dog in van

ID #44022

Name: Ginny
Age: 20
Country: Germany

Hey theeere!
Just in case someone is looking for a German penpal with the least German-sounding name, here I am.
My life is everything but boring(usually). I enjoy sharing stories about it and hearing about yours, whatever your stories are about.
Here’s a few things I like: dogs, pizza, movie nights(horror movies, anyone?), Overwatch (or videogames in general), being spontaneous and talking to strangers, a lot.
I have a serious case of wanderlust, or in other words, I love traveling and want to do it as much as possible, which is why I’m doing it a lot (while still trying to look like a responsible adult :D ) and I enjoy learning languages too! One day I want to buy a camper van and just go on a really big adventure. What’s your dream?
Oh and when I’m not out and about I usually like to practice guitar/piano or drawing.
Apart from being a bit of a weirdo(the good kind), I’ve also been told to be a good listener so if you ever struggle with anything I’m happy to hear about it!

Preferences: Nah, just be yourself. I usually want to skip all the small talk and go straight to more.. “meaningful” conversation haha, so bear with me >_<

Six of dogs

So um I just finished crooked kingdom for the second time and at the end (with tears in my eyes again) I was like “they just need some dogs” so I started to think of dogs for the couples (and Nina) so here it it.

Wesper: Jesper and Wylan would definitely have a dog with a lot of energy for Jesper but who would also be able to settle down with Wylan. My thought would be a Dalmatian. (Imagine Jesper playing with it outside and when it comes back in it just runs to Wylan to give him lots of doggy love.)

Kazej: they would definitely have something very ferocious like a Rottweiler. But it would only be nice to kaz, inej, and wylan (all dogs love him) other then that he would be growling at everybody.

Nina: Nina would have something small and cute like a Pomeranian. He would be an ankle bitter but other then that he would be all cuddled all the time. His fur would be blonde to remind her of someone else she loved *wipes tear*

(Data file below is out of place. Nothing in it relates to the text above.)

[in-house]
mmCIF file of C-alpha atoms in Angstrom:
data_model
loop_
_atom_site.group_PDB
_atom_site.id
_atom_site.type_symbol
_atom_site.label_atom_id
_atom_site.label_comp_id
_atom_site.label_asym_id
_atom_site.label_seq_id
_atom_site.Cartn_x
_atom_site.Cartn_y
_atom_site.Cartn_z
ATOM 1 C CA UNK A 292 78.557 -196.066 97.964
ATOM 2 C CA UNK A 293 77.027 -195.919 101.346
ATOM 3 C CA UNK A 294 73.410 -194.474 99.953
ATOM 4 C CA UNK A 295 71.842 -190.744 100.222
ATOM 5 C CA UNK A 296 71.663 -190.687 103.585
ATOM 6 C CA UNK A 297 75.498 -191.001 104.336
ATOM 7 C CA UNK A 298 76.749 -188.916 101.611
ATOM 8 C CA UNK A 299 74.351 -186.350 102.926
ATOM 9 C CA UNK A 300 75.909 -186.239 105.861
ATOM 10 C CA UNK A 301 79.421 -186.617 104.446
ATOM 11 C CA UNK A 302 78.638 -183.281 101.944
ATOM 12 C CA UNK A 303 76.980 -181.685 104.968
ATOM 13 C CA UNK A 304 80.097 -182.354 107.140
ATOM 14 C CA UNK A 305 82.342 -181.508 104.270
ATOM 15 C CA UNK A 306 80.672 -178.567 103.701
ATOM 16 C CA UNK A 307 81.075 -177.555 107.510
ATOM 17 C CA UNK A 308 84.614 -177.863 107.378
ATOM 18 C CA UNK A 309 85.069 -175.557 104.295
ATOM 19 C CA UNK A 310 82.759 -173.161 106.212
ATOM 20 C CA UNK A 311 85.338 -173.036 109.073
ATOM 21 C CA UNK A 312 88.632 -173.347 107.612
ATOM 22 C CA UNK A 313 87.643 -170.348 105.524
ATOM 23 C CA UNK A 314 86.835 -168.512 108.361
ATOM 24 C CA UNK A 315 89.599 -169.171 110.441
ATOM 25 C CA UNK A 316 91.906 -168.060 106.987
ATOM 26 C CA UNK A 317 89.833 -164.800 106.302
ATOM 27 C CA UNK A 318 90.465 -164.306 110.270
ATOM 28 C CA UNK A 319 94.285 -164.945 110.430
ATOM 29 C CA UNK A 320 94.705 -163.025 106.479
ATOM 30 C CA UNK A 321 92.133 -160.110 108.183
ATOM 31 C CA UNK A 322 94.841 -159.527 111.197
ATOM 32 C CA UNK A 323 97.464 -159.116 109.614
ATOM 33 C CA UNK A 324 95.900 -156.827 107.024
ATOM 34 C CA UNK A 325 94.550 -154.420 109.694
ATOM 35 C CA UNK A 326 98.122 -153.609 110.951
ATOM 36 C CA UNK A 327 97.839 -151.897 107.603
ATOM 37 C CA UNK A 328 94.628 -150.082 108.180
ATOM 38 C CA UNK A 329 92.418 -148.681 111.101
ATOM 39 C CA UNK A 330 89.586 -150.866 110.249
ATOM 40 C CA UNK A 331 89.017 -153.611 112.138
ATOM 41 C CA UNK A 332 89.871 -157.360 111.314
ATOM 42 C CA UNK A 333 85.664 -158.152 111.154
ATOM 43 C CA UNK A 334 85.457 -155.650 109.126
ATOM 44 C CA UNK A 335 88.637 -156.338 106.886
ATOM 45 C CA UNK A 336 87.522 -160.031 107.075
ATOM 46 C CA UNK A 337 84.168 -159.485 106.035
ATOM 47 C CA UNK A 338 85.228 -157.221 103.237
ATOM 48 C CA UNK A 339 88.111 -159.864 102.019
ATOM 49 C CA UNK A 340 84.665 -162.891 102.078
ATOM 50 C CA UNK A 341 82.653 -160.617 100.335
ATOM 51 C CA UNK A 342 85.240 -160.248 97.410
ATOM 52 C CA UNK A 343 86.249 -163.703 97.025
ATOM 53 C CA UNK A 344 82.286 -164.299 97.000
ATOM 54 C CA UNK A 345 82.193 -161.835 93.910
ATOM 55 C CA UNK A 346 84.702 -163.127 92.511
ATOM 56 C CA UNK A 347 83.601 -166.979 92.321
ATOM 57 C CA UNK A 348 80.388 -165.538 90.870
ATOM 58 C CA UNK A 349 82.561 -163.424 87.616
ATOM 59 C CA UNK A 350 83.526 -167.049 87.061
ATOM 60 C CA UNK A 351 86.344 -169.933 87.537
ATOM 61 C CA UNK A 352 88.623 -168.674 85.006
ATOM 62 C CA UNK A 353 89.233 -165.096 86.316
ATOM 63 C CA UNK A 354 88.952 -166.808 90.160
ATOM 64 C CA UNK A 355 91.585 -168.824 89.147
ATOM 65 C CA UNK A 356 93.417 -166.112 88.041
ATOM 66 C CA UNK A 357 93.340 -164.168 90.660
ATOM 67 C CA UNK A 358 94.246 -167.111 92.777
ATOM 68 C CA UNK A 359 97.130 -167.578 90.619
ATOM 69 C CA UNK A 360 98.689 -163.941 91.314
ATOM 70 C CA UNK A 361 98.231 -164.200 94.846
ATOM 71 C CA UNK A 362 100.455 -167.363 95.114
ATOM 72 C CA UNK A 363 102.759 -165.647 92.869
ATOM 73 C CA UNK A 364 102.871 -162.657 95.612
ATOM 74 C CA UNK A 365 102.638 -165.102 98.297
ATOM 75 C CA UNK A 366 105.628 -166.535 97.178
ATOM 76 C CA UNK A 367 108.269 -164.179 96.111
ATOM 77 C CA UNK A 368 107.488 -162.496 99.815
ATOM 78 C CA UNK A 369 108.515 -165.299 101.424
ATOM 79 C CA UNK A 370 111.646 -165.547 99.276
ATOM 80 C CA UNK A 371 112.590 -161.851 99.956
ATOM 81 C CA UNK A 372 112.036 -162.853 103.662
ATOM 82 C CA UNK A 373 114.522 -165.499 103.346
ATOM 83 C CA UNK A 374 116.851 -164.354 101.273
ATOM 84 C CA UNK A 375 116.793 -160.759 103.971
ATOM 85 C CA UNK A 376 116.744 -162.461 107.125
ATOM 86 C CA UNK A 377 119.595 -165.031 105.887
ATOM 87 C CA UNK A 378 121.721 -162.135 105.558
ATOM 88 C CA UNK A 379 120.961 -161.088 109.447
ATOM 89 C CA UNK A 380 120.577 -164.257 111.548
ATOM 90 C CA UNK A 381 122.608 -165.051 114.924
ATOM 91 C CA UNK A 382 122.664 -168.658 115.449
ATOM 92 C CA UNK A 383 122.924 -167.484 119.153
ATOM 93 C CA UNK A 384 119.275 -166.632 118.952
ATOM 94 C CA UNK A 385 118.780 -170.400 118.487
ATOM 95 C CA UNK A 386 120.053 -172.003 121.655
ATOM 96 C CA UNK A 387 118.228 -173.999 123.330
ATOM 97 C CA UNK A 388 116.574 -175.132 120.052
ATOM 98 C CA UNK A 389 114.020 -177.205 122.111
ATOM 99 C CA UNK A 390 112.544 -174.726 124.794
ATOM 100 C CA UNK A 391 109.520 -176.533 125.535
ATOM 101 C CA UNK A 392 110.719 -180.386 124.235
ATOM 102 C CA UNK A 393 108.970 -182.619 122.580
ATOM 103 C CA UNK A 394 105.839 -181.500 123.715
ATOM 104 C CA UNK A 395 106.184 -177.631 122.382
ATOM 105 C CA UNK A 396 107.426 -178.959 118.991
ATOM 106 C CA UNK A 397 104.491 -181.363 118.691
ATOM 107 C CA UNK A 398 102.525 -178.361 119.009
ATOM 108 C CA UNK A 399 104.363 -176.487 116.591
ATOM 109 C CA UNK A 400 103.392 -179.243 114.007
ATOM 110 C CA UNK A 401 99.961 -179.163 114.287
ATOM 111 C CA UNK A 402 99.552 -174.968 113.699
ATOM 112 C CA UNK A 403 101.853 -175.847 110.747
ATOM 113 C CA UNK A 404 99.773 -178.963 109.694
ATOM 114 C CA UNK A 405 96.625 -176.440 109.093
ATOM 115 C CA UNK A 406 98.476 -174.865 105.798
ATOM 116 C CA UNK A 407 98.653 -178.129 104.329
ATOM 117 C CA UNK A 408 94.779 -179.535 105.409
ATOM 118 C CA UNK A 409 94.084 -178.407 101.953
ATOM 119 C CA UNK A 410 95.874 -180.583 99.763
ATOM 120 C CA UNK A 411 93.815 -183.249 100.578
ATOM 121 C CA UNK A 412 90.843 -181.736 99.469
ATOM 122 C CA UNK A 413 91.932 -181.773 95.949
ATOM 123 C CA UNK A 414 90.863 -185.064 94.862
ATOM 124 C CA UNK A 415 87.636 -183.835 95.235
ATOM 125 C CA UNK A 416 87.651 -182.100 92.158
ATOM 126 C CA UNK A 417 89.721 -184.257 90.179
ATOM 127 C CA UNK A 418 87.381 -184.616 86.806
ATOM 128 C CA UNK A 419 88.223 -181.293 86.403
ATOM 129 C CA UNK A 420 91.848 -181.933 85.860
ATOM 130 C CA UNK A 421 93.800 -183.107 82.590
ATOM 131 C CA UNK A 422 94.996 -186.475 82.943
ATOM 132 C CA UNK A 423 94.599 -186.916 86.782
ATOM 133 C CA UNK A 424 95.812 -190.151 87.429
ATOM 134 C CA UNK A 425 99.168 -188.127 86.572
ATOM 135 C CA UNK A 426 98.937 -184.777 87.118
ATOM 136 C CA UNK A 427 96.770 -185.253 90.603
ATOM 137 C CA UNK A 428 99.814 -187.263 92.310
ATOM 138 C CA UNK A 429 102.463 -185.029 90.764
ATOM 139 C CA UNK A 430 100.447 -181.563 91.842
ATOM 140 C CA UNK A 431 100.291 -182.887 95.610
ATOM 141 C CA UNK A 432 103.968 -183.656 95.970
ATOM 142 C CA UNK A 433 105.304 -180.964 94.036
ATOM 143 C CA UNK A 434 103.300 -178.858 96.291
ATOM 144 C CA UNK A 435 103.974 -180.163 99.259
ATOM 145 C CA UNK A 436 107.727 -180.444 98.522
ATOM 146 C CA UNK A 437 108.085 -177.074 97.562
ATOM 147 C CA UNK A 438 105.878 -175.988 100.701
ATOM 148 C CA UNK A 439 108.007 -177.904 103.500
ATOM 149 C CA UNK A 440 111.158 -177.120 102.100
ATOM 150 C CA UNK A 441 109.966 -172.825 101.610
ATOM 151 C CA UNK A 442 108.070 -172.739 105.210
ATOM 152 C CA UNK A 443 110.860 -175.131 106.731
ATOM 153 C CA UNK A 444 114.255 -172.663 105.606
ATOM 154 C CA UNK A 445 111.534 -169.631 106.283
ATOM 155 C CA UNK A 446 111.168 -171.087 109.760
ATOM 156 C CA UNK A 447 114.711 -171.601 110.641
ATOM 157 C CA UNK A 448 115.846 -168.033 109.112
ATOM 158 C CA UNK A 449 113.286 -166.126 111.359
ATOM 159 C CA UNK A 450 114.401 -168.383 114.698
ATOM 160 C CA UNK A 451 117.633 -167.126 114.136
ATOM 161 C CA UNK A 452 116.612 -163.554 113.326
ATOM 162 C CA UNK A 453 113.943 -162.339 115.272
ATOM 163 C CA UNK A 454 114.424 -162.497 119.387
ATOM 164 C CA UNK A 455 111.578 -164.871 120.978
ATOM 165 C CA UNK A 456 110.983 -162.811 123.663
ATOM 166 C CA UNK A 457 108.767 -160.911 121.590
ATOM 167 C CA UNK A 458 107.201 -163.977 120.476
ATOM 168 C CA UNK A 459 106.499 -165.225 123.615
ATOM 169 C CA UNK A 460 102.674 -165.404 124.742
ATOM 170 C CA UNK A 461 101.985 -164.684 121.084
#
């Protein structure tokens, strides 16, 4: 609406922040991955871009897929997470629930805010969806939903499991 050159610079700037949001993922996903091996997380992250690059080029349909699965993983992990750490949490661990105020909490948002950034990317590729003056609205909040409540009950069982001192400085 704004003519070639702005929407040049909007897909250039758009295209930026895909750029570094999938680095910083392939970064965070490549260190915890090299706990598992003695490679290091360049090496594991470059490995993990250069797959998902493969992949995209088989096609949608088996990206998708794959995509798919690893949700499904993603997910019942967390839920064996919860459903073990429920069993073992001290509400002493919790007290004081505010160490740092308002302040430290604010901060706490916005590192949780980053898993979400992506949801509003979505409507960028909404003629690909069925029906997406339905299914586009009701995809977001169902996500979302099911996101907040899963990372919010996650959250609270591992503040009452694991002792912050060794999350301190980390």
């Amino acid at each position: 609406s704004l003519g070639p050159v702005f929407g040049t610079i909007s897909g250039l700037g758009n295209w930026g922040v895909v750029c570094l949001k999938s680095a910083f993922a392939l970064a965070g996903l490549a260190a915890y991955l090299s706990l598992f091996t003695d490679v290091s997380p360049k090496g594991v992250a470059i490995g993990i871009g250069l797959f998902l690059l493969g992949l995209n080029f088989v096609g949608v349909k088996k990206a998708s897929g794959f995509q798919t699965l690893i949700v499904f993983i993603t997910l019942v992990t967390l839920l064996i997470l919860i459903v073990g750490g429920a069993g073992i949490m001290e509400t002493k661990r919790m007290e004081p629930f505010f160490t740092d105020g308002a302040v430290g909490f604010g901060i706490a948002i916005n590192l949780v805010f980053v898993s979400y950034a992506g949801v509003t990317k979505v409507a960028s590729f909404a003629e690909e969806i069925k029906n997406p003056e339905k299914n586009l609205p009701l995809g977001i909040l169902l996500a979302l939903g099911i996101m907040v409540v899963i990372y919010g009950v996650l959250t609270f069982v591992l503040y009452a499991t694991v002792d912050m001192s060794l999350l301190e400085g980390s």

So there we have it. Dogs for my babies.

Can’t get this happy little moment out of my head. This perfect little side of the road pull off was complete with the sound of frogs, coyotes, and white owls silently floating above our heads. Pro tip: pick up trash wherever you go, leave it better than you found it. The image of this dog and this van will forever be implanted into my memory. #shotoniphone7

Some people, especially trainers, think that because they have added positive reinforcement to their corrections and correction collars that they are more gentle and somehow “better.” Don’t get me wrong, I love that people are open to using food and toys. Wonderful. Great.
However, an animal’s ability to predict and have the perception of control over things that happen to them is what gives them a sense of calm and stability.
When a dog is sometimes getting food and sometimes corrected, it leads to unpredictability. The inability to control things is what leads to significant behavioural fallout.
My main point being that an “all quadrant” approach may be sold as using all the tools in a toolkit. However, if a dog is getting mixed messages, as usually happens, that just messes the dog up. For example, a dog is being reinforced for walking nicely around people. They may start to develop a positive association to strangers. But then, they pull to that stranger and get pinched with a prong collar. That very likely creates a negative association. So the dog isn’t just learning to walk nice. The dog is learning that sometimes when you see strangers good things happen and sometimes bad things. Strangers are bloody unpredictable and thus very concerning.
Very similar things happen when people do classical conditioning to strangers/dogs, and then the dog gets shocked on an electric fence as they approach passing strangers/dogs. Strangers/dogs are unpredictable. It happens when dogs are being reinforced for not jumping on people and then corrected for pulling to people.
A trainer doing such things is likely to say, “But the correction is for the behaviour.” Doesn’t matter. Associations are tied to skills - intertwined. When using physical discomfort and pain, the brain is wired to look for a reason in the environment to explain it. Which is why wonky negative associations from corrections usually form to what the dog was looking at during the correction.
No, you cannot avoid that by correcting “properly.”
—  Yvette Van Veen